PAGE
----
14 Responses

  1. susan f
    susan f September 29, 2013 at 11:25 am | | Reply

    I’m curious if the low glucose suspend is always 2 hours or is configurable. For years I have used a 1 hr temp basal of 0 to ward off lows. A 2 hr temp basal for 0 actually WILL toss me above the 200′s…

  2. chris
    chris September 29, 2013 at 3:22 pm | | Reply

    Can existing Medtronic cgm users use the new elite sensor?

  3. John
    John September 29, 2013 at 5:54 pm | | Reply

    Another band aid. Sub-q, sub-dangerous. How about we get away from pumps and start actually getting a treatment to the bedside that is truly revolutionary. Oh wait! That makes sense.

    It would be nice if you all would hold the non-for-profits accountable instead of being their advertisers.

    1. Jim
      Jim September 30, 2013 at 7:09 am | | Reply

      Do tell John a treatment that is revolutionary that that is not a pump that is even close to being approved by the FDA. I suspect that is a big zero.

  4. StephenS
    StephenS September 30, 2013 at 7:08 am | | Reply

    Mike, thanks for pointing out the plusses and minuses here.

    I’m excited about the approval of this device. Partly because it’s a step forward, but also partly because it will hopefully make approval easier for successive devices with LGS and maybe more.

    I’m with you on the name though. Everyone knows what an iPhone is, but no one will remember 530G (although I just did). Thanks

  5. Mary Dexter
    Mary Dexter September 30, 2013 at 7:40 am | | Reply

    Since my problem with my last Medtronic pump was that it didn’t give me insulin when it said it was, having a pump designed not to give me insulin doesn’t excite me.

  6. Scott E
    Scott E September 30, 2013 at 5:40 pm | | Reply

    Does the Veo also suspend only if alarms go unacknowledged, or is that yet another consequence of the FDA’s “we’re not really sure if it’s safe to do this” mentality?

    Personally, I think the abysmal name of the pump is a last minute response to the V-Go patch pump, which could be easily mistaken for the Medtronic product.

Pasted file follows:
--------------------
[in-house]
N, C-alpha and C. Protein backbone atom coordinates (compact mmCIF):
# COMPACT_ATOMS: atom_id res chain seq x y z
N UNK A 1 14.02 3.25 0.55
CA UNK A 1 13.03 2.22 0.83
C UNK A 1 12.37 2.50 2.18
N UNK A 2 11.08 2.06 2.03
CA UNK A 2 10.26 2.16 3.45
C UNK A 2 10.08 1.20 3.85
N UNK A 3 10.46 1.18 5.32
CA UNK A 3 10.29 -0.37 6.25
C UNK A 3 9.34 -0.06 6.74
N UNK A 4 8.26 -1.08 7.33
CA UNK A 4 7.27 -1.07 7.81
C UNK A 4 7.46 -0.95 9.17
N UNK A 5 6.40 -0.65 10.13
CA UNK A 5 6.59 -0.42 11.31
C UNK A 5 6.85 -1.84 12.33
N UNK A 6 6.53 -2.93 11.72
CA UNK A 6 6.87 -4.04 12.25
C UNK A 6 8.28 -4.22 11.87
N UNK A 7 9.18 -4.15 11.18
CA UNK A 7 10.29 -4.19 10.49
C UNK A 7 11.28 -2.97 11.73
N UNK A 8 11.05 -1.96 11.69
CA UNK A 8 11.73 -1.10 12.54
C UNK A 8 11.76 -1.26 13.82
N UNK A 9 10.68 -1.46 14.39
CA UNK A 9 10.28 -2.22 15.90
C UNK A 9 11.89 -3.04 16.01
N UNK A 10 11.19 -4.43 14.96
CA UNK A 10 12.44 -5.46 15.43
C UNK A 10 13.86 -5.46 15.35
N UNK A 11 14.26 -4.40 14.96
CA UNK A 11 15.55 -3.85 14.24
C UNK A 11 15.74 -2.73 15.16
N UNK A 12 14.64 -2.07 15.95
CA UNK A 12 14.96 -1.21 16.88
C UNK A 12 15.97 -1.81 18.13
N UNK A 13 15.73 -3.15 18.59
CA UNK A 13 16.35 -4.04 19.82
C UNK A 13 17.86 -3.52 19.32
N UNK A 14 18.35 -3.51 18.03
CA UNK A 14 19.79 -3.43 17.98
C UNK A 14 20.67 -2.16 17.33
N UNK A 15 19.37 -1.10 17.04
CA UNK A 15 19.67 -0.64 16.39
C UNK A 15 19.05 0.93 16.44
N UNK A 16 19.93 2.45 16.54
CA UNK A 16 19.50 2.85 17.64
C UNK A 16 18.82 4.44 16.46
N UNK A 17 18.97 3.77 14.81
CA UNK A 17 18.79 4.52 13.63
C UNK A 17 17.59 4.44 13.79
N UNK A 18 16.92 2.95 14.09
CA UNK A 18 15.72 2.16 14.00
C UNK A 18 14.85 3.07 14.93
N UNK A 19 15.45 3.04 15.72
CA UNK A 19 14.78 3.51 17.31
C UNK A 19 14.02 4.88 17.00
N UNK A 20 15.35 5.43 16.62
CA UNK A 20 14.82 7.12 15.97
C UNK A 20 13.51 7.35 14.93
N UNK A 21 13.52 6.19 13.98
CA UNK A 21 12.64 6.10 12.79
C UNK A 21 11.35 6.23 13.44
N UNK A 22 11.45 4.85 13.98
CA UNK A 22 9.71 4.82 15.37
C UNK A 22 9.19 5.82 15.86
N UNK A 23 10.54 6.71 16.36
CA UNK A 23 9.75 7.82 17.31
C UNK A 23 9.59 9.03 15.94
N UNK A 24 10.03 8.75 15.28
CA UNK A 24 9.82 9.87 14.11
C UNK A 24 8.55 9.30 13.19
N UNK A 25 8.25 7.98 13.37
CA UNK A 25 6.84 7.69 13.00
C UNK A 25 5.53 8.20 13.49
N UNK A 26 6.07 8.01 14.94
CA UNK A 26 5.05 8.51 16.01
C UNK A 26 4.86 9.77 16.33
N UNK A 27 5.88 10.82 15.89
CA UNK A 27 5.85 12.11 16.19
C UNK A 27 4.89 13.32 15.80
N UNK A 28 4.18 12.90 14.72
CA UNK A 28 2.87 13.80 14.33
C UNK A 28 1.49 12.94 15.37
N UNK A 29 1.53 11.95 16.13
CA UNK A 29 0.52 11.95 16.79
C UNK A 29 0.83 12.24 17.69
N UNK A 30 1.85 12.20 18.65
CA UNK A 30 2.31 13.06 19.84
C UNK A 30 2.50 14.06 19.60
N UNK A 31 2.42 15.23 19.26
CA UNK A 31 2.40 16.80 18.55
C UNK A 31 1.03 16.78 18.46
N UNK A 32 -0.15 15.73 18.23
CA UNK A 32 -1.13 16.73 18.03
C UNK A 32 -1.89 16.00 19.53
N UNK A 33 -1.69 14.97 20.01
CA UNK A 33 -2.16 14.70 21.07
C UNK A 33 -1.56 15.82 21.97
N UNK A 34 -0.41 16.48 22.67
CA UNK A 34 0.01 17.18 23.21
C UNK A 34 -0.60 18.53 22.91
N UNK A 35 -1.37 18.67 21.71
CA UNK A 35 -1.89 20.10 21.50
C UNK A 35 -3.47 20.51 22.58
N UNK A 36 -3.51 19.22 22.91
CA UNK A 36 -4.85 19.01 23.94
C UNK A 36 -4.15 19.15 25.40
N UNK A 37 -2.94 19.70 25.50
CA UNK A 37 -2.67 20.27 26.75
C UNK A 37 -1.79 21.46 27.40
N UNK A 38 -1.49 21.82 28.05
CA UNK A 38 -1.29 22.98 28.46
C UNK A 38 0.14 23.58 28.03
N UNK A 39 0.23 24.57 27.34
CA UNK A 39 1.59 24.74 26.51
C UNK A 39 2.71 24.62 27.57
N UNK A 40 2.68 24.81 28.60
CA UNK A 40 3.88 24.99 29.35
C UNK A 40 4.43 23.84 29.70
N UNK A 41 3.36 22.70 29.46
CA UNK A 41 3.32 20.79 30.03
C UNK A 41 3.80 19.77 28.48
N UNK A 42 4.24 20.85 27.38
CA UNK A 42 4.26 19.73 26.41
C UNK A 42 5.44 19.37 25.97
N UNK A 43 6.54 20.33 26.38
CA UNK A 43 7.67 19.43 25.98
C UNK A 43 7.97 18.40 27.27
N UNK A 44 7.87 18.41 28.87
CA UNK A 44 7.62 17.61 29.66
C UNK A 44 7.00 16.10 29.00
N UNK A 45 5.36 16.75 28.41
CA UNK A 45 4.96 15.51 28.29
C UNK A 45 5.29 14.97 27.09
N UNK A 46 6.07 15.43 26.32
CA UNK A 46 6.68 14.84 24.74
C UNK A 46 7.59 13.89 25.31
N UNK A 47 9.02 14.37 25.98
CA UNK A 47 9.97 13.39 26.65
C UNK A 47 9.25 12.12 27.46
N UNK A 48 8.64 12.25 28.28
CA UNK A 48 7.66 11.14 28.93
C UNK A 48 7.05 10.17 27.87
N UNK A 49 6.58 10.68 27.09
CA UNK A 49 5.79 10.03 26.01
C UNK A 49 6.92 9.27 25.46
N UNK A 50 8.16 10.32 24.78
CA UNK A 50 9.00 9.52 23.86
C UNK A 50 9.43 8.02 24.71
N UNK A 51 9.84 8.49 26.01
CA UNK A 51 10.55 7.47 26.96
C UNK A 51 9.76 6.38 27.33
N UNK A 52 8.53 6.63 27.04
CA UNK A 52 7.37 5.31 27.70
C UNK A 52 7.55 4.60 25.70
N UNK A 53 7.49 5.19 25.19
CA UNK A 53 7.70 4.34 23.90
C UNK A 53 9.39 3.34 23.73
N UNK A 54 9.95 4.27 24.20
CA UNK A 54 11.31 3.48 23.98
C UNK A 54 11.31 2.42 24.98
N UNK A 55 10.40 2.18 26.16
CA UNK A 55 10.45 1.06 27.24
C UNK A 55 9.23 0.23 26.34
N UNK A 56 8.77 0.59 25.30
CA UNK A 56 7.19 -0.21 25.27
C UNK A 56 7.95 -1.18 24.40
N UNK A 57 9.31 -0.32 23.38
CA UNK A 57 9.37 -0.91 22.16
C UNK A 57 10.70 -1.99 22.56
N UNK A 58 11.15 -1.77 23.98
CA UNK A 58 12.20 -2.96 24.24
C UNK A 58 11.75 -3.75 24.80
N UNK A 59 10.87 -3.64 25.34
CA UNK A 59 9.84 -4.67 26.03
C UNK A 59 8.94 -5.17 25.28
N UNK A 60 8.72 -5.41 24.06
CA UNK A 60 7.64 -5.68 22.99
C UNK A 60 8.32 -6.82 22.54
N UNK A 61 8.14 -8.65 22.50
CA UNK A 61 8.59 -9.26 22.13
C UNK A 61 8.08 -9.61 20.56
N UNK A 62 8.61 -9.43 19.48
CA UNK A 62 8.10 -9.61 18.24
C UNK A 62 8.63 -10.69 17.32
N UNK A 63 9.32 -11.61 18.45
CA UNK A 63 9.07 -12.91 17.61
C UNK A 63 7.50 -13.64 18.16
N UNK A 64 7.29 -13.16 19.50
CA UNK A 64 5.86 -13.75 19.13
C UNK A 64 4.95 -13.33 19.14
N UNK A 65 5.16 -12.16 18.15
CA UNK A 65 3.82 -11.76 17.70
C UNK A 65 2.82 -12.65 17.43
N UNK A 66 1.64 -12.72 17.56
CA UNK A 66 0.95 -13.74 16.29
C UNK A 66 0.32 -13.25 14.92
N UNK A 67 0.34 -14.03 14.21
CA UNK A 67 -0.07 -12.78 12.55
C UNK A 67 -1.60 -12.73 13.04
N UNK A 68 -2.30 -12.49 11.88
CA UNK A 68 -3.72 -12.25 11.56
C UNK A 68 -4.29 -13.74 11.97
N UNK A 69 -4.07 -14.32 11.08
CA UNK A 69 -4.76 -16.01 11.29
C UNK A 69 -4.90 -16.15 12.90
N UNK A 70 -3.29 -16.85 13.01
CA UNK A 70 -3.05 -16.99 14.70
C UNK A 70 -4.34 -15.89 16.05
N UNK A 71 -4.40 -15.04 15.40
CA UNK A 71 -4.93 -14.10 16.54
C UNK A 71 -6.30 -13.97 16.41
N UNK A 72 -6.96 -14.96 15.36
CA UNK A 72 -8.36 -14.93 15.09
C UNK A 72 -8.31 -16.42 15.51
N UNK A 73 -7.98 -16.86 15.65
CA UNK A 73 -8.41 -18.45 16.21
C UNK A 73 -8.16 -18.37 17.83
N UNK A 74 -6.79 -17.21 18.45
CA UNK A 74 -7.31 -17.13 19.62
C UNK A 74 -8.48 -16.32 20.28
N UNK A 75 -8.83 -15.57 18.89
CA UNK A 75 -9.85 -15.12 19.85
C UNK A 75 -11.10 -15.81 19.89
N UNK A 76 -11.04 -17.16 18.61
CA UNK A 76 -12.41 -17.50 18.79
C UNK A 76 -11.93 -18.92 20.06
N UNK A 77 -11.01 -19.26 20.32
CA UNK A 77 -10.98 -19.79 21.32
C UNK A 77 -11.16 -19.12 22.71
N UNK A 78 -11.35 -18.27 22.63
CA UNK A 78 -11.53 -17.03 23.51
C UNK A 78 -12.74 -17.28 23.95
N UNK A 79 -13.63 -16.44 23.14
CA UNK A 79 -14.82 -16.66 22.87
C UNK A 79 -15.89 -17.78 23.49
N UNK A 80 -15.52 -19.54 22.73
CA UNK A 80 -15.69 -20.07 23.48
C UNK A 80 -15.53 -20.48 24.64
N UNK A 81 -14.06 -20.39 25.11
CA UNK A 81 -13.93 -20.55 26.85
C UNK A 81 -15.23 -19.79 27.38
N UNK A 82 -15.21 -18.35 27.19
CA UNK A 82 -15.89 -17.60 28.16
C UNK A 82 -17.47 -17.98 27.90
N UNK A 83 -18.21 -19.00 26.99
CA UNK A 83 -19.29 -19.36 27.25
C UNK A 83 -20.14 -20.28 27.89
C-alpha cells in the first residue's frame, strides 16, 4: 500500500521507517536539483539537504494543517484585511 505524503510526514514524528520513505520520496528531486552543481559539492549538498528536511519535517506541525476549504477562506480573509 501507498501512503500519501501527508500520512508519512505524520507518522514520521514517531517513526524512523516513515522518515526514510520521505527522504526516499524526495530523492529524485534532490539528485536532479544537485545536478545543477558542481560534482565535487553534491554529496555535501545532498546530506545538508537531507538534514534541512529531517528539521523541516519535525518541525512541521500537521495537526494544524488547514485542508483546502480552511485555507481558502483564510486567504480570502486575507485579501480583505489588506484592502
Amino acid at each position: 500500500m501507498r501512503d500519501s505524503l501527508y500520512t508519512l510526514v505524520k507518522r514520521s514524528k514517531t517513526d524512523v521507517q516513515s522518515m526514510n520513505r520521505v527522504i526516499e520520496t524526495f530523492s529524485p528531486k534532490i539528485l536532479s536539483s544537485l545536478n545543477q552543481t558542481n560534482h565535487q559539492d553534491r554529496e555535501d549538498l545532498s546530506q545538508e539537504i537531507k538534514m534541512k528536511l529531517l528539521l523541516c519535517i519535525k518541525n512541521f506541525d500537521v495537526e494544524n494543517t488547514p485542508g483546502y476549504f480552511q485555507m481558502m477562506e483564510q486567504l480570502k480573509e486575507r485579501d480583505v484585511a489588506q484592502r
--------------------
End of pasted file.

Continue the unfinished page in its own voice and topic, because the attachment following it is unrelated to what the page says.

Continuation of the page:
7. Richard
    Richard September 30, 2013 at 8:46 pm | | Reply

    I like the improved accuraccy and readability of the face.

  8. Doug
    Doug October 1, 2013 at 8:05 am | | Reply

    At the Dallas JDRF walk – I made the mistake of stopping by the Medtronic Booth to show my GF the pump. The medtronic staff met my expectations by attacking with a sales pitch that culminated in her asking me what my qualifications were to judge their previous sensors as inaccurate. My qualifications ? Im not a scientist – Im a potential customer with an opinion that is formed from the facts presented by scientists in the marketplace. As great as it is that the FDA approved a pump with this technology it reinforces my pledge to NEVER buy anything from Medtronic, Since Saturday Ive researched the new Enlite Sensor – its MARD numbers are still 20% or so behind Dexcom. So in fact my assertion was right, the sensor is still behind the rest of the market and too inaccurate to be trusted for making corrections …

  9. John
    John October 1, 2013 at 12:42 pm | | Reply

    A pump is only as good as the commitment of its user. The fact remains that CGSM’s are not fool proof. They are a TRENDING device. Anything sub-q is a joke and slow to respond. I guess you can make ultra powerful insulin but then people will screw up their boluses and end up the emergency room.

    I’m not sold on the pumps or CGSM as they are band aides. Start holding the FDA (for costs of a trial), big pharma, and no-for-profits accountable.

    The JDRF continues to advertise for a CURE and yet their actual spend reveals the opposite.

    Wake up.

  10. Minimed® 530G with Enlite®. Five questions. | Diabetes Blog -

    [...] be referencing here. If you’d like, feel free to read their story, then come back here.     Now, the [...]

  11. God
    God October 7, 2013 at 10:43 am | | Reply

    Great article Mike. If I remember correctly, you wrote an article recently where you were tired about waiting for this and decided to go with dexcom and maybe a tandem. Thoughts now? Isn’t timing a you-know-what?

  12. Cameron
    Cameron July 17, 2014 at 12:54 pm | | Reply

    Many Key Opinion Leaders in Diabetes agree that you should never suspend insulin. Which makes sense, because the insulin you are suspending is not the insulin that made you low. The insulin that made you low was from 45-1hr ago! This goes along with the pharmacokinetics of rapid acting insulin! After suspending my blood sugar is now high, and I’m chasing to bring it back down! On top of this is the inaccuracy of the sensor, now my pump is making adjustments based on poor information. It’s constantly suspending and alarming when there is no need! My doctor has told me this is a huge issue and is suggesting patients just turn off the threshold suspend feature! I have gone back to my Dexcom CGM! Always seems in line with my glucose meter! When I asked the Medtronic rep about this inaccuracy he stated they had to give up something for comfort! Hmmm

Leave a Reply